and

Scientists link gas stoves to asthma attacks and hospitalizations. In 2008, Johns Hopkins scientists urged doctors to advise parents of asthmatic children to get rid of their gas stoves or at least install powerful exhaust hoods. Asthma is a rampant, discriminatory disease, hitting children and communities of color the hardest.

So, I’m here today asking all of you to step up. To remember the Paris Climate Accord and each of your pledges to work towards it. I’m asking each of you to be our climate champion this coming election, and leave us a memorable legacy. There are many of us, ready to to work with you on the transition. Who will it be?

Will it be you…Ms Bass? Mr Green? Mr Johnson?

Or you… Ms Gym? Mr Jones? Ms Reynolds Brown?

Perhaps you… Mr Henon? Ms Blackwell? Or you? Mr Oh?


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Posted in ban plastics, climate, no fossil fuels, transition

Testimony at March 21st 2019 City Council session

The Philadelphia community is resisting our own municipal utility wanting to extend their gas customer base for fracked gas. You can learn more at 350philly.org/NoLNG. The below is testimony of 2 residents against this project on March 21st 2019.


Watch Emily at 1:00 – 1:02

Hello. My name is Emily Davis. 

I ask you to please vote down Bill 181063 which would allow the city to enter into a contract for a Liquefied Natural Gas Plant.  A time when the city is trying to lower its carbon footprint, is not a time to permit the building of a new facility that supports an energy system based on hydrocarbons.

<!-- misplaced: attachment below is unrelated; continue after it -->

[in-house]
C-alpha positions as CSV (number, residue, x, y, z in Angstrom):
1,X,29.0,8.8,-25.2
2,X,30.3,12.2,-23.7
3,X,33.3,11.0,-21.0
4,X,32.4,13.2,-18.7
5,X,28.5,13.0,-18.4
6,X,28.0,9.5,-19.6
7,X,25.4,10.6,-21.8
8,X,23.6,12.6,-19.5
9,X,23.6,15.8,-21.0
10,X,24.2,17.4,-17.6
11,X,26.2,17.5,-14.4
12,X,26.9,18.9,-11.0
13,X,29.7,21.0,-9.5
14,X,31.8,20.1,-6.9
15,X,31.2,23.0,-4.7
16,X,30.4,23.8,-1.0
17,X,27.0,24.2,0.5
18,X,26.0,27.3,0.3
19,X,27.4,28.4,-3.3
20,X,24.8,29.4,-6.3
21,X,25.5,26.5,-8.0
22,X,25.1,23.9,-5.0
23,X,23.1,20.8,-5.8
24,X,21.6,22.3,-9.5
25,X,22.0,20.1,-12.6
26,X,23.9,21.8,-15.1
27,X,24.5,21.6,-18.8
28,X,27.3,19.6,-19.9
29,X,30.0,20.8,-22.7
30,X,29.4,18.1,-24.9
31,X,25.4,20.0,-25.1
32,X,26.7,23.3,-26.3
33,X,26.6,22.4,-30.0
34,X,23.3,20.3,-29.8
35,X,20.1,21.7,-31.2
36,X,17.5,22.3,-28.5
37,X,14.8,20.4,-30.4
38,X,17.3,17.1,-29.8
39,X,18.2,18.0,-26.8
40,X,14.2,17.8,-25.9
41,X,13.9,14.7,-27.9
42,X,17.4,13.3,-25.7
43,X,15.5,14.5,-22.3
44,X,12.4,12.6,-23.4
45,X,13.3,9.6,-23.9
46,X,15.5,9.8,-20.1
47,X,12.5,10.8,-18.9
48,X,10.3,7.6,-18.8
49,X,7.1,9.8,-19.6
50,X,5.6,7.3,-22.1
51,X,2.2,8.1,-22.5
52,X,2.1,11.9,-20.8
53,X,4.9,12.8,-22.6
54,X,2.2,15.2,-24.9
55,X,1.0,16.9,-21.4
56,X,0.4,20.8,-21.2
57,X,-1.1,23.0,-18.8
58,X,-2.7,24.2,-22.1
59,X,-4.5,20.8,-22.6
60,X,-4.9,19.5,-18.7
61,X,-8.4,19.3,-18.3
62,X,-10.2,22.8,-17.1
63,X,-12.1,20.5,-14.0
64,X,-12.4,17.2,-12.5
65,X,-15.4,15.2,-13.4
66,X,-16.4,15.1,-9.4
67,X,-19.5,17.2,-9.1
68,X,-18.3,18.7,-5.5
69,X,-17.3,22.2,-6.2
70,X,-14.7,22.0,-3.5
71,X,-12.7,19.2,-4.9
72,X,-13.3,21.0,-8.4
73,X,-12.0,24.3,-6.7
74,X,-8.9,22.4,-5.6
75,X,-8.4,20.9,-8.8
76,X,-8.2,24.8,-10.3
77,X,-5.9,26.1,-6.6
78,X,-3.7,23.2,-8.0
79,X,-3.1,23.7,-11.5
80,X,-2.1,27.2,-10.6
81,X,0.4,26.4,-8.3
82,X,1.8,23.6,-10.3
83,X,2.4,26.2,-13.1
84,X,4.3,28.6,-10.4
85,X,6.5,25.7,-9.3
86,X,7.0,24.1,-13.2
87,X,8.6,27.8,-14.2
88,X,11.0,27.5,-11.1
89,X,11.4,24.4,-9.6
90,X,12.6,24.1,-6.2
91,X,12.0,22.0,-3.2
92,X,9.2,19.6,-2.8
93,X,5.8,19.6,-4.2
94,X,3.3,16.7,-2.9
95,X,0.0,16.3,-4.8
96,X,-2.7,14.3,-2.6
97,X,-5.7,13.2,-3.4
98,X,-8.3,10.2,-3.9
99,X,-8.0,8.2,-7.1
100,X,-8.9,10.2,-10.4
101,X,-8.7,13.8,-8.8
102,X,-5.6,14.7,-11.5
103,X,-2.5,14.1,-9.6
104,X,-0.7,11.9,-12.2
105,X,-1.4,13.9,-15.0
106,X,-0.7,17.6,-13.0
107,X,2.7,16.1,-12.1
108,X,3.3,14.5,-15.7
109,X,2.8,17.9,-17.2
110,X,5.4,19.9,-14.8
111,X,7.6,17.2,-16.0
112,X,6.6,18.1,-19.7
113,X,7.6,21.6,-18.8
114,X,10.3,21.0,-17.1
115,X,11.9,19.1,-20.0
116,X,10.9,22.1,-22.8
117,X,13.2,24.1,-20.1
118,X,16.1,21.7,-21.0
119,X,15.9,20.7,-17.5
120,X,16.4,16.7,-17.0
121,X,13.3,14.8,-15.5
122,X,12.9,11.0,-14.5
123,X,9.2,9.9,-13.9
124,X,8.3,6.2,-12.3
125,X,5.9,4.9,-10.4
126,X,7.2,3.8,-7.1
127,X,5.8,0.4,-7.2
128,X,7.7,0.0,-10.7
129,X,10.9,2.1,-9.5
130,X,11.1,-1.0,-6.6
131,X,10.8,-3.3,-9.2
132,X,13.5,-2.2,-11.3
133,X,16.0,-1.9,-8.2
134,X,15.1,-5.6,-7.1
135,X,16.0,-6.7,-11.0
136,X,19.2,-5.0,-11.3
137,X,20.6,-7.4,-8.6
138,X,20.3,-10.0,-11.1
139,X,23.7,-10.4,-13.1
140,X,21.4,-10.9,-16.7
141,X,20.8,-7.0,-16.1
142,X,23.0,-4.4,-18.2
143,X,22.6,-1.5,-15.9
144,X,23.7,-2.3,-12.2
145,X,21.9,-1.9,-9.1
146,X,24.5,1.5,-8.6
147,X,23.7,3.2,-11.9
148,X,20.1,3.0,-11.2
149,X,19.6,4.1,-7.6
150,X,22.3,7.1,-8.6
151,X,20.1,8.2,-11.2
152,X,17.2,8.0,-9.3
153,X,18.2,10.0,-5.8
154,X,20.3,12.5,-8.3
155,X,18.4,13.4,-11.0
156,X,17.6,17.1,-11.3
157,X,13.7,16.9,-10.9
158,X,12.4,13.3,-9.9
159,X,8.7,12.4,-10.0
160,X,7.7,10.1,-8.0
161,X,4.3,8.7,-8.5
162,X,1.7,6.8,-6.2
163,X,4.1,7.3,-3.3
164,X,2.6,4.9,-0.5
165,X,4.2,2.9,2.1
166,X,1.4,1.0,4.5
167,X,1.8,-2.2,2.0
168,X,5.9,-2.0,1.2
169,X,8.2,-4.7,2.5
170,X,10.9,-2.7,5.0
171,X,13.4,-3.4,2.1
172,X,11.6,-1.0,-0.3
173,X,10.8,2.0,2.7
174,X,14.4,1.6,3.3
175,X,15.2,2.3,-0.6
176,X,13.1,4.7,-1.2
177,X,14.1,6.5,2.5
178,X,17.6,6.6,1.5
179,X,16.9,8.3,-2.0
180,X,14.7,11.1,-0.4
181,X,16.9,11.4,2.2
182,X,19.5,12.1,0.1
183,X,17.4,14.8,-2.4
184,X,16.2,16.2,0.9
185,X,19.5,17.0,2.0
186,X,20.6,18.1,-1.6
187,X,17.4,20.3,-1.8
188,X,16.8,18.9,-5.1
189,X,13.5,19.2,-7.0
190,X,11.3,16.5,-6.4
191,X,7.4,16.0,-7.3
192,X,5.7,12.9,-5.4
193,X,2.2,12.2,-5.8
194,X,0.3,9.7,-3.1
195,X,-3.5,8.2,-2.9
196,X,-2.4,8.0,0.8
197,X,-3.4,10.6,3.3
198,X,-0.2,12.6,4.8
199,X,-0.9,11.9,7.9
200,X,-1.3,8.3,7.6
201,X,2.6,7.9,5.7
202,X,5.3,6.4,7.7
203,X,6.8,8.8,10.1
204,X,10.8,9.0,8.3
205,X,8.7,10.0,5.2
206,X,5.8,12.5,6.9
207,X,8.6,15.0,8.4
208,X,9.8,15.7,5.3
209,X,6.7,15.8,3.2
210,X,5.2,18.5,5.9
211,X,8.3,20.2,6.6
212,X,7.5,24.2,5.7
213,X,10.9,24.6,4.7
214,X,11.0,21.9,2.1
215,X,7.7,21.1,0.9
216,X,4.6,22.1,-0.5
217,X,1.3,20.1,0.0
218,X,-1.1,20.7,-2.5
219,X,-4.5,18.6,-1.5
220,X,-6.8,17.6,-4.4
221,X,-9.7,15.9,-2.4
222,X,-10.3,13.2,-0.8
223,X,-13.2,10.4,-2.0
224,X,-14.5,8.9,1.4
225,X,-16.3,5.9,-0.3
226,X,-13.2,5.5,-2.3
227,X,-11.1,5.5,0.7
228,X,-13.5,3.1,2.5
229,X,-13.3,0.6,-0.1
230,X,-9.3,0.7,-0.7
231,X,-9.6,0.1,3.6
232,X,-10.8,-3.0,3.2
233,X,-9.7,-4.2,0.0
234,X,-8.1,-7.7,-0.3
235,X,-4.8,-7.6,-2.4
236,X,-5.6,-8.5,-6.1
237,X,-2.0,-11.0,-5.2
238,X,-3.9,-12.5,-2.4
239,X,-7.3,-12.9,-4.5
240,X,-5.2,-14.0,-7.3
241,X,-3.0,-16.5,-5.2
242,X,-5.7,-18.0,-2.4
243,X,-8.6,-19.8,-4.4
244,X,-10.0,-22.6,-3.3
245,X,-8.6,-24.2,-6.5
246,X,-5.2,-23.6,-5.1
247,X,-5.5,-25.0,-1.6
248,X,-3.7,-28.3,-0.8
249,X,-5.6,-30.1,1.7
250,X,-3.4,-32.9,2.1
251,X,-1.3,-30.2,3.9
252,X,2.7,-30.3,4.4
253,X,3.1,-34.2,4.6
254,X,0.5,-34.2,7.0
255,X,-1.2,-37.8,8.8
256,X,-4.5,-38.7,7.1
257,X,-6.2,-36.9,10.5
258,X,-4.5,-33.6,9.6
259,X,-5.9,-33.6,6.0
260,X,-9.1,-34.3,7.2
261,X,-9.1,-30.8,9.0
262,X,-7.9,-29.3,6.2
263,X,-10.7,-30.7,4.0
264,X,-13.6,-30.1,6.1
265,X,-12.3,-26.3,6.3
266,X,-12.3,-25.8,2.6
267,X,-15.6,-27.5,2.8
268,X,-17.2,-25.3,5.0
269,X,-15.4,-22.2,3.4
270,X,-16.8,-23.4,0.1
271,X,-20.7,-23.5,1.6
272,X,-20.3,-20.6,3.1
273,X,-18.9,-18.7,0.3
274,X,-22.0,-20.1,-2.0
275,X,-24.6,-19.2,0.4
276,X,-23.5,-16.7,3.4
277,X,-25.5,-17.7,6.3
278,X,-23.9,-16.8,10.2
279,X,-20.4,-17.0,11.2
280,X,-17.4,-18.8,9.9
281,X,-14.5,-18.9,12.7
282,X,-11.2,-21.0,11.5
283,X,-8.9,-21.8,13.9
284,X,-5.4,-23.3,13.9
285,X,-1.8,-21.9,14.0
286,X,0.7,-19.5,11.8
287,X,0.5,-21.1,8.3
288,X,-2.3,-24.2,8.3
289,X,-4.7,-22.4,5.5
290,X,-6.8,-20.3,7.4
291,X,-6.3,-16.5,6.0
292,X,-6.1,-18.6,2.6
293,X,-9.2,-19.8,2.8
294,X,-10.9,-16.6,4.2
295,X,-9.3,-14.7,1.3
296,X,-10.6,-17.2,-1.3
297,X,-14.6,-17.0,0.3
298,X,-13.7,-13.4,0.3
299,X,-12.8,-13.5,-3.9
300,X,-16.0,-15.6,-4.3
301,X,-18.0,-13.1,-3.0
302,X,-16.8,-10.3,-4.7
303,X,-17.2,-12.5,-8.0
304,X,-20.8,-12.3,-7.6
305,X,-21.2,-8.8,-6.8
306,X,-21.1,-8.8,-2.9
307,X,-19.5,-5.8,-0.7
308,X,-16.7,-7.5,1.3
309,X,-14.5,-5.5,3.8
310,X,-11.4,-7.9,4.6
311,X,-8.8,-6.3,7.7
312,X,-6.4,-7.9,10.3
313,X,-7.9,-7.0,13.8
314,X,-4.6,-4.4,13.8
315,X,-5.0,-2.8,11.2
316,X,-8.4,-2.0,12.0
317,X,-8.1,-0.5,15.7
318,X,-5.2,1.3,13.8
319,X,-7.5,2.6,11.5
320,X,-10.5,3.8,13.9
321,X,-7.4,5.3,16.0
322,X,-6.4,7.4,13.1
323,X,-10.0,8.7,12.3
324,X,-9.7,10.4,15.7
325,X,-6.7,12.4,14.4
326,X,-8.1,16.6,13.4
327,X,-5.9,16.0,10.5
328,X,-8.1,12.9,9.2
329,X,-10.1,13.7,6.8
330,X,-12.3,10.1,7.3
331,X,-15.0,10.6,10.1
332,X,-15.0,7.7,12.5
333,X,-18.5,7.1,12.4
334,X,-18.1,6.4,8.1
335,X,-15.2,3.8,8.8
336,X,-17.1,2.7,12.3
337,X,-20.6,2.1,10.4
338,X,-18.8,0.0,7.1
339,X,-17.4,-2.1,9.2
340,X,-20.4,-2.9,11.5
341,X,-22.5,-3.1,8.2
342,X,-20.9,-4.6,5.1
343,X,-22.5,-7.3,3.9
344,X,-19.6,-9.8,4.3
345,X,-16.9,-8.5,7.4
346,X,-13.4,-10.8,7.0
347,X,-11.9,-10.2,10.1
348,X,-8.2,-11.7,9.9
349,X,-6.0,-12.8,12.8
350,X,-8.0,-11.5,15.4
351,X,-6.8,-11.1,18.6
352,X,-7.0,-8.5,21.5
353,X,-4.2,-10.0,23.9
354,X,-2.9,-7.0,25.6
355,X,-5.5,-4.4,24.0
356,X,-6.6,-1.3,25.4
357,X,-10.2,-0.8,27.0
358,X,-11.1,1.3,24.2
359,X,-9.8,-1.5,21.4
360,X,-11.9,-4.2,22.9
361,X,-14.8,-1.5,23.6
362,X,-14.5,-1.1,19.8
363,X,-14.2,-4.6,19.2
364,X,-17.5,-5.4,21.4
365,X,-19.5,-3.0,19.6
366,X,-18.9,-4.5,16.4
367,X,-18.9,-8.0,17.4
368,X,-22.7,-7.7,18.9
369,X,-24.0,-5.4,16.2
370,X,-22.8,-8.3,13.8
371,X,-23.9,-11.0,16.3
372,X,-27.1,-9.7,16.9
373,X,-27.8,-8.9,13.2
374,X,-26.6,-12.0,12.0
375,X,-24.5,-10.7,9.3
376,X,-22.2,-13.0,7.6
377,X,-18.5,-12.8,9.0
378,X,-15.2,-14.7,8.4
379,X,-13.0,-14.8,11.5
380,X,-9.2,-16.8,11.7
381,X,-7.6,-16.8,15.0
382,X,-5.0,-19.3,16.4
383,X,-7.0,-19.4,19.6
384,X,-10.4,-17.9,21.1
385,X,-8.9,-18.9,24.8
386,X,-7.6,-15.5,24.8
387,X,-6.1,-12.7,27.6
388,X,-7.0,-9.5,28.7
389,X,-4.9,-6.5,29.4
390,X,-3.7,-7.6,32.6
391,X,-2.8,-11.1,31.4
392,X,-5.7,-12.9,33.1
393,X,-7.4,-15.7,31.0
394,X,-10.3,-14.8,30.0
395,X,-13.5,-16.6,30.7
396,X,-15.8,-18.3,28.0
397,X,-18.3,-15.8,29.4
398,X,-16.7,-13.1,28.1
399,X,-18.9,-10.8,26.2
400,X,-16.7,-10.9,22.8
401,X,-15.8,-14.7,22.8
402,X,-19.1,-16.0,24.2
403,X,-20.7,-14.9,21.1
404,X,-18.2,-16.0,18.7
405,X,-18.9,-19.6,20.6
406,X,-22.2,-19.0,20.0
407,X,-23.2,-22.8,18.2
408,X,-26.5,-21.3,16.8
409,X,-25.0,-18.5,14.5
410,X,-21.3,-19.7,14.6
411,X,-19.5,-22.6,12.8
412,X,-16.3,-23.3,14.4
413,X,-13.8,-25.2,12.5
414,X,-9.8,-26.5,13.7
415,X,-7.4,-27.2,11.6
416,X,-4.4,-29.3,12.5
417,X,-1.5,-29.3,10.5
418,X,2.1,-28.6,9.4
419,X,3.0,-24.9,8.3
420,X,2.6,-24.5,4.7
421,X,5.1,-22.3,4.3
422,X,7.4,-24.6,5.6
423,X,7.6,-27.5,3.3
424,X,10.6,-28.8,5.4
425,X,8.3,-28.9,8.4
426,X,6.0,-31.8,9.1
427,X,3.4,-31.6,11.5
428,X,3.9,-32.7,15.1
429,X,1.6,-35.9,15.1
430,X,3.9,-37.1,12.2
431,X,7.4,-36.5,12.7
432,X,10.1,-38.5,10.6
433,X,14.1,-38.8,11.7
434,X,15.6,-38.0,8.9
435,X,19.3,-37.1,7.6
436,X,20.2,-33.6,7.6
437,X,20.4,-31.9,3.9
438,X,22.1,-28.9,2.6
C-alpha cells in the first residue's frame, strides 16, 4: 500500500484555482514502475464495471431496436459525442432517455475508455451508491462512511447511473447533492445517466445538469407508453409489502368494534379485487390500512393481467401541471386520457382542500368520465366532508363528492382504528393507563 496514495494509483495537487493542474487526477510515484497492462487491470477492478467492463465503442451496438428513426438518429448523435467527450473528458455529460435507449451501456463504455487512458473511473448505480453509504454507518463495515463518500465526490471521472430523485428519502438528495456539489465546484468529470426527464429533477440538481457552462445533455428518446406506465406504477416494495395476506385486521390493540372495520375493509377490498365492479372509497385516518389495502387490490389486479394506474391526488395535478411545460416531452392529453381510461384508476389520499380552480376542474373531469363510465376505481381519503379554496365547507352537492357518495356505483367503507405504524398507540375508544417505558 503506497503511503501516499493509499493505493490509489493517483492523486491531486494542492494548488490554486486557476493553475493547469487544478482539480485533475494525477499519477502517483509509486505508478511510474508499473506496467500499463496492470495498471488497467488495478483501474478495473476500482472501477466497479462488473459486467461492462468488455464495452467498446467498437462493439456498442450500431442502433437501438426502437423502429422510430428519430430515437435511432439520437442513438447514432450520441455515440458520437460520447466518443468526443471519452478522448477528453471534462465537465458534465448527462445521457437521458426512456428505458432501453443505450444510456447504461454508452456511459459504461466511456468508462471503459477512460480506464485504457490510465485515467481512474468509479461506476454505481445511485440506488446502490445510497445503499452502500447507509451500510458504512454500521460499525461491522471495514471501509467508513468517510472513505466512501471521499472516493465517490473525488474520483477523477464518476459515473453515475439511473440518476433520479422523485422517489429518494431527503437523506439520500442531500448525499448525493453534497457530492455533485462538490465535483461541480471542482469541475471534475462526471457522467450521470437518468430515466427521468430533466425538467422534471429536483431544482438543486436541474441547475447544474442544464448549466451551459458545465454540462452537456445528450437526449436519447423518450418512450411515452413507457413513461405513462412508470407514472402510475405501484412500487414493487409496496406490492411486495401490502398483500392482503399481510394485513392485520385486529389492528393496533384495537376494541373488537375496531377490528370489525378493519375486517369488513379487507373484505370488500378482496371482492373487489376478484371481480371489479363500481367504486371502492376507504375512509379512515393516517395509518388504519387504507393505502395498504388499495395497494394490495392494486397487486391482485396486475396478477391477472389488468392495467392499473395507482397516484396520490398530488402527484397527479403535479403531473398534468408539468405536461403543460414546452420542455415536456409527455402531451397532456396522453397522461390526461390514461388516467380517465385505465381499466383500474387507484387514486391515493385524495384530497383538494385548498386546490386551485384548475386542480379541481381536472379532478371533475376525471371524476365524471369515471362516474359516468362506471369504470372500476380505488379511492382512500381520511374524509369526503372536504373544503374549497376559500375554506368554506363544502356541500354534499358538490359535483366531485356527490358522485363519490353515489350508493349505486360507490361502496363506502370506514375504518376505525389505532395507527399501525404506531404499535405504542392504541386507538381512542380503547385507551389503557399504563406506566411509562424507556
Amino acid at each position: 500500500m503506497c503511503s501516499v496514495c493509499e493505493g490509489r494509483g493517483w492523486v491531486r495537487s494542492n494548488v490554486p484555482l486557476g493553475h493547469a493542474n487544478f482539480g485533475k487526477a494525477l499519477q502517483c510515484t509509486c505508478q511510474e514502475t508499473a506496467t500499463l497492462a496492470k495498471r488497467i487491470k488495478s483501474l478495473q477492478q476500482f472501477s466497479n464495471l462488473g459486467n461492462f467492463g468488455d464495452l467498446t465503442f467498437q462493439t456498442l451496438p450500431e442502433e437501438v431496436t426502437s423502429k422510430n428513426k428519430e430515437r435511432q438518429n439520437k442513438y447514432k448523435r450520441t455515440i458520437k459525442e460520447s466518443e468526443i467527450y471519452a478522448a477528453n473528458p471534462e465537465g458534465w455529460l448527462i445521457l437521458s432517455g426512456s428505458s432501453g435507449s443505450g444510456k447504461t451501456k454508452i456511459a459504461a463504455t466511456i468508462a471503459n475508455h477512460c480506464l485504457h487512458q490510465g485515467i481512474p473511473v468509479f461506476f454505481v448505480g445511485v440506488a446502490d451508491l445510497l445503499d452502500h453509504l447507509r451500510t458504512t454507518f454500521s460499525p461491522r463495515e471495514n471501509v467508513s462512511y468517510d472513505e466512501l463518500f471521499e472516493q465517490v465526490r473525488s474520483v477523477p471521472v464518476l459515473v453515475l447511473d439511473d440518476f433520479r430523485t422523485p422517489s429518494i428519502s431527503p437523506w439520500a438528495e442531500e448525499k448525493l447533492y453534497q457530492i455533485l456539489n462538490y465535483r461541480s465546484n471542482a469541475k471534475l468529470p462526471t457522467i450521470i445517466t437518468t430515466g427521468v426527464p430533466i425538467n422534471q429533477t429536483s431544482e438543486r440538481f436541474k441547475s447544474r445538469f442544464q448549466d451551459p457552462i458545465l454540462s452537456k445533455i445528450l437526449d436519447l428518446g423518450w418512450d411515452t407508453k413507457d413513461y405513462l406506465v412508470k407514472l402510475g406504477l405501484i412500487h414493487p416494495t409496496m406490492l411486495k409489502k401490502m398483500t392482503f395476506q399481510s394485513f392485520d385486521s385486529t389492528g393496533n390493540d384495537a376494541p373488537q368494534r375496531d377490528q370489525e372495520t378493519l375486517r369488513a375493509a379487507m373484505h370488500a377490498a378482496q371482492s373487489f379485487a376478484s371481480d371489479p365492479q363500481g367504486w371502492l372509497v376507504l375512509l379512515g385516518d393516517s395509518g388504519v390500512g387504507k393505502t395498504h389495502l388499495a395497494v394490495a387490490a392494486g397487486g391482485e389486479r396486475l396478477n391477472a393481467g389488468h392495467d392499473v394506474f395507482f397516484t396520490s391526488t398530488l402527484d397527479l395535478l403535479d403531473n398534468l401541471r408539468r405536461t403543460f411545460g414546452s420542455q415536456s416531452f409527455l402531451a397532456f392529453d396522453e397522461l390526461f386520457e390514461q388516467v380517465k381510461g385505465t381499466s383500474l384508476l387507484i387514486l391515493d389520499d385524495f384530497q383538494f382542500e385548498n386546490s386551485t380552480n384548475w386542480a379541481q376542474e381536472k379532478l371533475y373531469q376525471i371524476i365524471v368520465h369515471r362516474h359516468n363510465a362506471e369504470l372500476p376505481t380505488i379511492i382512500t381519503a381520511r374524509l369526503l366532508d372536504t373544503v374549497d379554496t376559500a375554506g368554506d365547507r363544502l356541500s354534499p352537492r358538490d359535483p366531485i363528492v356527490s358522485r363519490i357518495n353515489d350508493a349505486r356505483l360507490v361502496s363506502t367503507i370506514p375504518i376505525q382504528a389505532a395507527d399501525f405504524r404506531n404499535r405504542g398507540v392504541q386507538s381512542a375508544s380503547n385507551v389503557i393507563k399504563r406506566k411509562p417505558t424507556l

As we transition away from the use of natural gas in our homes, we will need PGW’s support.  So while one part of PGW maintains the old system and shrinks in size, a new part, supporting sustainable energy sources and energy efficiency could be expanding.

We have all heard about the costly results of the extreme weather, like those this week in Nebraska and Mozambique that has plagued the world in recent years.  97% of scientists believe that climate change in caused by humans and know what we humans are doing to cause it.   One of those activities is the burning of hydrocarbons.   One of the effects of climate change is extreme weather. These weather disasters are very costly – our own government says that “In 2018, there were 14 weather and climate disaster events with losses exceeding $1 billion each across the United States.”  So Philadelphia is right in wanting to lower its carbon footprint.

The financial advantage of this LNG plant is questionable.  The annual budget of the city of Philadelphia is over 4 billion.  The income from this facility is projected to be less than 0.1% of that.  And, there are questions about the private partner.